First wait for	any output to complete,	clear any pending in-
		 put, then set the termios state associated with the device.
		 This is the underlying	call that implements the tcsetattr(3)
		 call with the TCSAFLUSH option.

     TIOCOUTQ int *num
		 Place the current number of characters	in the output queue in
		 the integer pointed to	by num.

     TIOCNOTTY void
		 This call is obsolete but left	for compatibility.  In the
		 past, when a process that didn't have a controlling terminal
		 (see The Controlling Terminal in termios(4)) first opened a
		 terminal device, it acquired that terminal as its controlling
		 terminal.  For	some programs this was a hazard	as they	didn't
		 want a	controlling terminal in	the first place, and this pro-
		 vided a mechanism to disassociate the controlling terminal
		 from the calling process.  It must be called by opening the
		 file /dev/tty and calling TIOCNOTTY on	that file descriptor.

		 The current system does not allocate a	controlling terminal
		 to a process on an open(2) call: there	is a specific ioctl
		 called	TIOCSCTTY to make a terminal the controlling terminal.
		 In addition, a	program	can fork(2) and	call the setsid(2)
		 system	call which will	place the process into its own session
		 - which has the effect	of disassociating it from the control-
		 ling terminal.	 This is the new and preferred method for pro-
		 grams to lose their controlling terminal.

     TIOCSETVERAUTH int	*secs
		 Indicate that the current user	has successfully authenticated
		 to this session.  Future authentication checks	may then be
		 bypassed by performing	a TIOCCHKVERAUTH check.	 The verified
		 authentication	status will expire after secs seconds.	Only
		 root may perform this operation.

     TIOCCLRVERAUTH void
		 Clear any verified auth status	associated with	this session.

     TIOCCHKVERAUTH void
		 Check the verified auth status	of this	session.  The calling
		 process must have the same real user ID and parent process as
		 the process which called TIOCSETVERAUTH.  A zero return indi-
		 cates success.

     TIOCSTOP void
		 Stop output on	the terminal (like typing ^S at	the keyboard).

     TIOCSTART void
		 Start output on the terminal (like typing ^Q at the key-
		 board).

     TIOCSCTTY void
		 Make the terminal the controlling terminal for	the process
		 (the process must not currently have a	controlling terminal).

     TIOCDRAIN void
		 Wait until all	output is drained.

     TIOCEXCL void
		 Set exclusive use on the terminal.  No	further	opens are per-
		 mitted	except by root.	 Of course, this means that programs
		 that are run by root (or setuid) will not obey	the exclusive
		 setting - which limits	the usefulness of this feature.

     TIOCNXCL void
		 Clear exclusive use of	the terminal.  Further opens are per-
		 mitted.

     TIOCFLUSH int *what
		 If the	value of the int pointed to by what contains the FREAD
		 bit as	defined	in <sys/fcntl.h>, then all characters in the
		 input queue are cleared.  If it contains the FWRITE bit, then
		 all characters	in the output queue are	cleared.  If the value
		 of the	integer	is zero, then it behaves as if both the	FREAD
		 and FWRITE bits were set (i.e., clears	both queues).

     TIOCGWINSZ	struct winsize *ws
		 Put the window	size information associated with the terminal
		 in the	winsize	structure pointed to by	ws.  The window	size
		 structure contains the	number of rows and columns (and	pixels
		 if appropriate) of the	devices	attached to the	terminal.  It
		 is set	by user	software and is	the means by which most	full-
		 screen	oriented programs determine the	screen size.

     TIOCSWINSZ	struct winsize *ws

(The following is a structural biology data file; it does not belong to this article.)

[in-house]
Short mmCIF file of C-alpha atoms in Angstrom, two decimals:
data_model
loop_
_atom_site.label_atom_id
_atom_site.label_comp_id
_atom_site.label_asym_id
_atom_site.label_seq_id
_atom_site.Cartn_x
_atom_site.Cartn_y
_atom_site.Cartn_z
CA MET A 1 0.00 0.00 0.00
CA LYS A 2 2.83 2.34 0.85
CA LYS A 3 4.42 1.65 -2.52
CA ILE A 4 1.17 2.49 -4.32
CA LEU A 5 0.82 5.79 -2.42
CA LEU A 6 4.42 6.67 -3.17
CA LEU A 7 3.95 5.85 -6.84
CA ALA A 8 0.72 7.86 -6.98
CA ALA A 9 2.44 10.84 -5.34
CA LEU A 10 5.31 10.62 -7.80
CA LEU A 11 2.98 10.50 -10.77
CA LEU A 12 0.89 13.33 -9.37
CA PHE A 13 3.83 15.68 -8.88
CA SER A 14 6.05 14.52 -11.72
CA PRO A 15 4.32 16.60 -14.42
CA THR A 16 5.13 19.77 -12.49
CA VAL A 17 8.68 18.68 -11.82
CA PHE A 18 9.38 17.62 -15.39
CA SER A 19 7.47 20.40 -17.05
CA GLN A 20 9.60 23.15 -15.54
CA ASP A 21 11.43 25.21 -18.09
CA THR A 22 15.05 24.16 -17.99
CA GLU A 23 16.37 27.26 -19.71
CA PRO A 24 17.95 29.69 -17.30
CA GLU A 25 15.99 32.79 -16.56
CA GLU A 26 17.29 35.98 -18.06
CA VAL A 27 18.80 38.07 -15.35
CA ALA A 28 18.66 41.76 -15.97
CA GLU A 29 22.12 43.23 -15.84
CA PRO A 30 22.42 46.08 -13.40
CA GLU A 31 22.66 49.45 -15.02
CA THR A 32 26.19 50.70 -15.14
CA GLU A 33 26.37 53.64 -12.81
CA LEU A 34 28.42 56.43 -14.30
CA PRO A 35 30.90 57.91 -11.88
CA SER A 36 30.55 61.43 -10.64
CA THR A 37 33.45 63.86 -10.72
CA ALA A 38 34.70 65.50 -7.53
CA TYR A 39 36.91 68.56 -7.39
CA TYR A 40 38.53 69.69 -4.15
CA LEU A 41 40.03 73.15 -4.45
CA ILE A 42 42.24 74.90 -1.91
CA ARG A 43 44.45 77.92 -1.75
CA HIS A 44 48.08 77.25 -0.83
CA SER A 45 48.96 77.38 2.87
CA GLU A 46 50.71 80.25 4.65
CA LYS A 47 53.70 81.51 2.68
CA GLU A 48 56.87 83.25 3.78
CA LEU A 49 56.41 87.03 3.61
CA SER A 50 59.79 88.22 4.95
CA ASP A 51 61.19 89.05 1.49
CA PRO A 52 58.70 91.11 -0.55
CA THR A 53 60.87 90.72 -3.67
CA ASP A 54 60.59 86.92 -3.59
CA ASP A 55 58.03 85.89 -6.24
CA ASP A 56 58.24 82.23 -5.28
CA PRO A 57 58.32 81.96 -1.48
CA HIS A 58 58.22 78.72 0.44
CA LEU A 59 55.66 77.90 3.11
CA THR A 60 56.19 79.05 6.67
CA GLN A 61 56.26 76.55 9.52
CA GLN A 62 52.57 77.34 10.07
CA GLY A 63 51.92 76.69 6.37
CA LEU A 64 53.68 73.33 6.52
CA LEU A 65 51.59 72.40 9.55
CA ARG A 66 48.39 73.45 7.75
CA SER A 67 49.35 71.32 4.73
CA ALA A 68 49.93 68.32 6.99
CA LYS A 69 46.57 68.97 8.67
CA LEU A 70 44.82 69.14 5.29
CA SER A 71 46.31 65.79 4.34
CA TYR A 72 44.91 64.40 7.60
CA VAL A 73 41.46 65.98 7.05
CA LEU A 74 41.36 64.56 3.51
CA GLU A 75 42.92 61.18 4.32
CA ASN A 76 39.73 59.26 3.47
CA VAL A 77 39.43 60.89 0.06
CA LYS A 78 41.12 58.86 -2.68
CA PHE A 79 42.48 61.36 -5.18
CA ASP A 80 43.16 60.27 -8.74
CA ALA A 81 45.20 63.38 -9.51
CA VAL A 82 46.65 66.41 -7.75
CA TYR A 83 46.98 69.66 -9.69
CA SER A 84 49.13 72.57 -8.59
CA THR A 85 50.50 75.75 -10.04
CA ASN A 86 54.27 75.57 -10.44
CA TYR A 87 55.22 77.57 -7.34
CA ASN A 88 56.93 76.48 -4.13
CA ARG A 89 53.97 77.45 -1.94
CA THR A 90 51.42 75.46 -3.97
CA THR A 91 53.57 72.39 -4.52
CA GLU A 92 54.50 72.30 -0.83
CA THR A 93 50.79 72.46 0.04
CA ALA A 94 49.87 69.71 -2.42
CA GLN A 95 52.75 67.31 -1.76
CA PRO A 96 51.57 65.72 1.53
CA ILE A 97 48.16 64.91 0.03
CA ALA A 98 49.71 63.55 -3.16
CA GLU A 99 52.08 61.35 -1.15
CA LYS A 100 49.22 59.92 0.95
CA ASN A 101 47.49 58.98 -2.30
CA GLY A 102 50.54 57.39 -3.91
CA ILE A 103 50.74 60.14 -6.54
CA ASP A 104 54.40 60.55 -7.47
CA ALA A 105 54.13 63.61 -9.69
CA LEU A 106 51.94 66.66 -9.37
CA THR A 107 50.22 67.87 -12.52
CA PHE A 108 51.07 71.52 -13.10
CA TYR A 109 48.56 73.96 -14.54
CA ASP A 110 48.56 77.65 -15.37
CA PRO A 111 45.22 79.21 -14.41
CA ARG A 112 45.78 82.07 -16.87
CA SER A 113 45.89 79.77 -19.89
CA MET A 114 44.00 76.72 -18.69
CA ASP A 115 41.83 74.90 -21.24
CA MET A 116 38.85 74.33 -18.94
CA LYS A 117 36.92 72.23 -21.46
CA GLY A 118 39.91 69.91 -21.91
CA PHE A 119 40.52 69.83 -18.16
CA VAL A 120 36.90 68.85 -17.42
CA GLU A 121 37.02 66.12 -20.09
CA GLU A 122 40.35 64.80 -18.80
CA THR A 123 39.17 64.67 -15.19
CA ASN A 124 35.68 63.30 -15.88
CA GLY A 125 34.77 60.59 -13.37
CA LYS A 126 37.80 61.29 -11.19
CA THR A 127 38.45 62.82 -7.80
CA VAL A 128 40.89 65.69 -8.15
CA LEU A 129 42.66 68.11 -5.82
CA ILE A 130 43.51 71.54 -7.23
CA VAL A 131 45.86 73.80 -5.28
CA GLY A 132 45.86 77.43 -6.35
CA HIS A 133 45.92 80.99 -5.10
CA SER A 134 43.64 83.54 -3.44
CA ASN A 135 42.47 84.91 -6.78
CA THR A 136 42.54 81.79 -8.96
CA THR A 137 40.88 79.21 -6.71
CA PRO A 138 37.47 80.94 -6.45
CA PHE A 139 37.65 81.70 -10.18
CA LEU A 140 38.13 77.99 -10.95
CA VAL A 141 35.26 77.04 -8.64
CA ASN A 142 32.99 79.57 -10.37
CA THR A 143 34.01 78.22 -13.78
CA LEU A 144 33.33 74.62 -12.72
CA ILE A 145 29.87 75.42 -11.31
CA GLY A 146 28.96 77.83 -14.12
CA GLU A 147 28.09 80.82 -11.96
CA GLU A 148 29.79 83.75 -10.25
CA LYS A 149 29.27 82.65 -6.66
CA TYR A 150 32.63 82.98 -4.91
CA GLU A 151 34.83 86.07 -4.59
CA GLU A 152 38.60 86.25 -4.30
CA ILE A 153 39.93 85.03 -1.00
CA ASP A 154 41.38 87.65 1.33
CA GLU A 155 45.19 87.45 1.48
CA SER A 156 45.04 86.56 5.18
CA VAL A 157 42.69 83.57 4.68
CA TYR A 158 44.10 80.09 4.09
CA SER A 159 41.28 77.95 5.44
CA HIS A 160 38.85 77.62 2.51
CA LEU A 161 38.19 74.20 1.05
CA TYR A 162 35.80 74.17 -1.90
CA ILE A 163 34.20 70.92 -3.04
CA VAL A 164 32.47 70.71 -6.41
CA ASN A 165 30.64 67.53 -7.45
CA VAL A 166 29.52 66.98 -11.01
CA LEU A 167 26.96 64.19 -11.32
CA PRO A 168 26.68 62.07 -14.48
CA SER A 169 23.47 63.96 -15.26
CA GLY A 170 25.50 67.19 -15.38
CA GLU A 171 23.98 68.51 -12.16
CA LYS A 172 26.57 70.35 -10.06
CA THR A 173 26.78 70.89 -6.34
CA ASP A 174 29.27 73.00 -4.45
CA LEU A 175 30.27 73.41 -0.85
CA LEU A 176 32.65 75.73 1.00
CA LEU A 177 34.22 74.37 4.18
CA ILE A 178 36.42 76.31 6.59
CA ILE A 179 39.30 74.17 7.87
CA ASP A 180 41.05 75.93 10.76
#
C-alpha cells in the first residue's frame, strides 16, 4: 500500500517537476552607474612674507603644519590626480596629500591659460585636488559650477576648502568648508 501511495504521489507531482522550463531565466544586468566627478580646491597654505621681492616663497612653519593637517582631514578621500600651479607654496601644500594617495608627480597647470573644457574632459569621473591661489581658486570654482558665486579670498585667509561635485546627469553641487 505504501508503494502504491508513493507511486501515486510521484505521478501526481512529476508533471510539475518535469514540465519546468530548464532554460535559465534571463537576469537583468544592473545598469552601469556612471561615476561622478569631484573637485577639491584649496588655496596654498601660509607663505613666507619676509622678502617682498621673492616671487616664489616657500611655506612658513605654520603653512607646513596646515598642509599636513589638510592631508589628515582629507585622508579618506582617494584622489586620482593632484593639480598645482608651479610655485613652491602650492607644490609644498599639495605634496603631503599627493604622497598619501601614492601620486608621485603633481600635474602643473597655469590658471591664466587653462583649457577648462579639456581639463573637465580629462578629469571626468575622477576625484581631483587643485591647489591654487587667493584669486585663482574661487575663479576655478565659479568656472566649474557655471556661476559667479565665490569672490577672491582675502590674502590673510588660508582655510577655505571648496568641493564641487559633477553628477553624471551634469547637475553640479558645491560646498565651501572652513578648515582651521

Set the window	size associated	with the terminal to be	the
		 value in the winsize structure	pointed	to by ws (see above).

     TIOCCONS int *on
		 If on points to a non-zero integer, redirect kernel console
		 output	(see printf(9))	to this	terminal.  If on points	to a
		 zero integer, redirect	kernel console output back to the nor-
		 mal console.  This is usually used on workstations to redi-
		 rect kernel messages to a particular window.

     TIOCMSET int *state
		 The integer pointed to	by state contains bits that correspond
		 to modem state.  Following is a list of defined variables and
		 the modem state they represent:

		 TIOCM_LE   Line Enable.
		 TIOCM_DTR  Data Terminal Ready.
		 TIOCM_RTS  Request To Send.
		 TIOCM_ST   Secondary Transmit.
		 TIOCM_SR   Secondary Receive.
		 TIOCM_CTS  Clear To Send.
		 TIOCM_CAR  Carrier Detect.
		 TIOCM_CD   Carrier Detect (synonym).
		 TIOCM_RNG  Ring Indication.
		 TIOCM_RI   Ring Indication (synonym).
		 TIOCM_DSR  Data Set Ready.

		 This call sets	the terminal modem state to that represented
		 by state.  Not	all terminals may support this.

     TIOCMGET int *state
		 Return	the current state of the terminal modem	lines as rep-
		 resented above	in the integer pointed to by state.

     TIOCMBIS int *state
		 The bits in the integer pointed to by state represent modem
		 state as described above; however, the	state is OR-ed in with
		 the current state.

     TIOCMBIC int *state
		 The bits in the integer pointed to by state represent modem
		 state as described above; however, each bit which is on in
		 state is cleared in the terminal.

     TIOCGTSTAMP struct	timeval	*timeval
		 Return	the (single) timestamp.

     TIOCSTSTAMP struct	tstamps	*tstamps
		 Chooses the conditions	which will cause the current system
		 time to be immediately	copied to the terminal timestamp stor-
		 age.  This is often used to determine exactly the moment at
		 which one or more of these events occurred, though only one
		 can be	monitored.  Only TIOCM_CTS and TIOCM_CAR are honoured
		 in tstamps.ts_set and tstamps.ts_clr; these indicate which
		 raising and lowering events on	the respective lines should
		 cause a timestamp capture.

     TIOCSFLAGS	int *state
		 The bits in the integer pointed to by state contain bits that
		 correspond to serial port state.  Following is	a list of de-
		 fined variables and the serial	port state they	represent:

		 TIOCFLAG_SOFTCAR  Ignore hardware carrier.
		 TIOCFLAG_CLOCAL   Set clocal on open.
		 TIOCFLAG_CRTSCTS  Set crtscts on open.
		 TIOCFLAG_MDMBUF   Set mdmbuf on open.

		 This call sets	the serial port	state to that represented by
		 state.	 Not all serial	ports may support this.

     TIOCGFLAGS	int *state
		 Return	the current state of the serial	port as	represented
		 above in the integer pointed to by state.

     TIOCSTAT void
		 Causes	the kernel to write a status message to	the terminal
		 that displays the current load	average, the name of the com-
		 mand in the foreground, its process ID, the symbolic wait
		 channel, the number of	user and system	seconds	used, the per-
		 centage of CPU	the process is getting,	and the	resident set
		 size of the process.

FILES
     /dev/tty  controlling terminal, if	any

SEE ALSO
     cu(1), stty(1), tty(1), ioctl(2), pty(4), termios(4), ttys(5), getty(8)

HISTORY
     A console typewriter device /dev/tty and asynchronous communication in-
     terfaces /dev/tty[0-5] first appeared in Version 1	AT&T UNIX.  The	cua
     support is	inspired by similar support in SunOS.

FreeBSD	13.0		       September 7, 2019		  FreeBSD 13.0

NAME | SYNOPSIS | DESCRIPTION | FILES | SEE ALSO | HISTORY